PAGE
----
Why Randomized Controlled Trials (RCTs)?
Pt. 1: Robot Babies
Welcome! This is the first post in a series called “Why Randomized Controlled Trials (RCTs)?” which will explore experiences across disciplines. Here we explain how RCTs have often turned commonly accepted beliefs on their heads and reveal how rigorous testing is needed even when, and perhaps especially when, we assume to know the best practices in a field.
A staple of TV shows and popular culture that focus on sex ed is the cliché of students taking care of a sack of flour or an egg to simulate the time-consuming elements of parenthood, in an effort to combat teenage pregnancy rates. Well, the modern version of this has become robot babies, or infant simulators, popular in programs across the world. These babies seem disturbingly real- they cry; they, err . . ., do what babies do frequently; they need attention; and they are made to look as human-like as possible. The program has been received positively by students, health practitioners, and community members alike and many are convinced that it strengthens community bonds. Incidentally, each baby costs thousands of dollars.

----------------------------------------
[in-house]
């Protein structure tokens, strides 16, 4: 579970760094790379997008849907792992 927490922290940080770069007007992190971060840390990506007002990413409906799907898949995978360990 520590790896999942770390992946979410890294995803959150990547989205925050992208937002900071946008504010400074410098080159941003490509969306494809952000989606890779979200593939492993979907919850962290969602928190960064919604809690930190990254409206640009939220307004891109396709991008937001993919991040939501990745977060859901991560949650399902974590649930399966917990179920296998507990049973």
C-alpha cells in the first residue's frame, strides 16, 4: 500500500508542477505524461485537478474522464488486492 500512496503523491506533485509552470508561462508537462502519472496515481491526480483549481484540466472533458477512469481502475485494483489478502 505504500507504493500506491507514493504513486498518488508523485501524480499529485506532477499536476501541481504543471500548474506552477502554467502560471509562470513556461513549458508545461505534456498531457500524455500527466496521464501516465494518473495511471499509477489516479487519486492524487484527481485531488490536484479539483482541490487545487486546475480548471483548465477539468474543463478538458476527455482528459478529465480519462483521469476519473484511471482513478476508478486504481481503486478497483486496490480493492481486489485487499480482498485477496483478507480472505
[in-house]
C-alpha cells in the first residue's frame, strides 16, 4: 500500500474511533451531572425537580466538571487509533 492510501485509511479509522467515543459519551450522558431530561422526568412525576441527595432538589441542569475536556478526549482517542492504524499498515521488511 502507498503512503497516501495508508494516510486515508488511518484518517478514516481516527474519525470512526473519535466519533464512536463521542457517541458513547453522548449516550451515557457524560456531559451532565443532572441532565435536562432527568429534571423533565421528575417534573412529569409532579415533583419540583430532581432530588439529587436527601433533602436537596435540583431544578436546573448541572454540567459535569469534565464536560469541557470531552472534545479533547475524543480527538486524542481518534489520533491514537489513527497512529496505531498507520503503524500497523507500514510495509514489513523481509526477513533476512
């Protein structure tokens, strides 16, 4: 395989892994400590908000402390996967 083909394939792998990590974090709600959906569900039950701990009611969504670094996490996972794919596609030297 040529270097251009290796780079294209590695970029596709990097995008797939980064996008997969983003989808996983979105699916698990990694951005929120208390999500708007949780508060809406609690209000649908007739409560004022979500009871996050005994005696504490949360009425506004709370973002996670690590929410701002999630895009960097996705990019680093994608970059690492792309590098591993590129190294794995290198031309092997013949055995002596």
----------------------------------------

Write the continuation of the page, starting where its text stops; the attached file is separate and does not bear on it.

However, results of an RCT in Western Australia have revealed that robot baby programs may in fact be doing the opposite- leading to more teenage pregnancy rather than less. In the Western Australia RCT, the proportion of girls giving birth and proportion of girls getting abortions was higher in the intervention group (the group that received normal sex-ed plus the infant simulator program) than in the control group (the group that received normal sex-ed without the infant simulator program). Modeling results were statistically significant (although there might have been issues with dropouts). At a minimum, there is little evidence to suggest that the expensive robot babies decreased teen pregnancies.
So while observational studies led to positive reviews of a program meant to curb teen pregnancy, when tested rigorously, the expensive program was at best doing little and at worst leading to more pregnancies. Without an RCT (and even despite it) this program could continue under the best intentions and assumptions, while in fact encouraging the exact behavior it seeks to curb. We can’t assume we know what works and what doesn’t- we need rigorous testing if we want to make positive change.
What do we in law “know” to be “working” right now?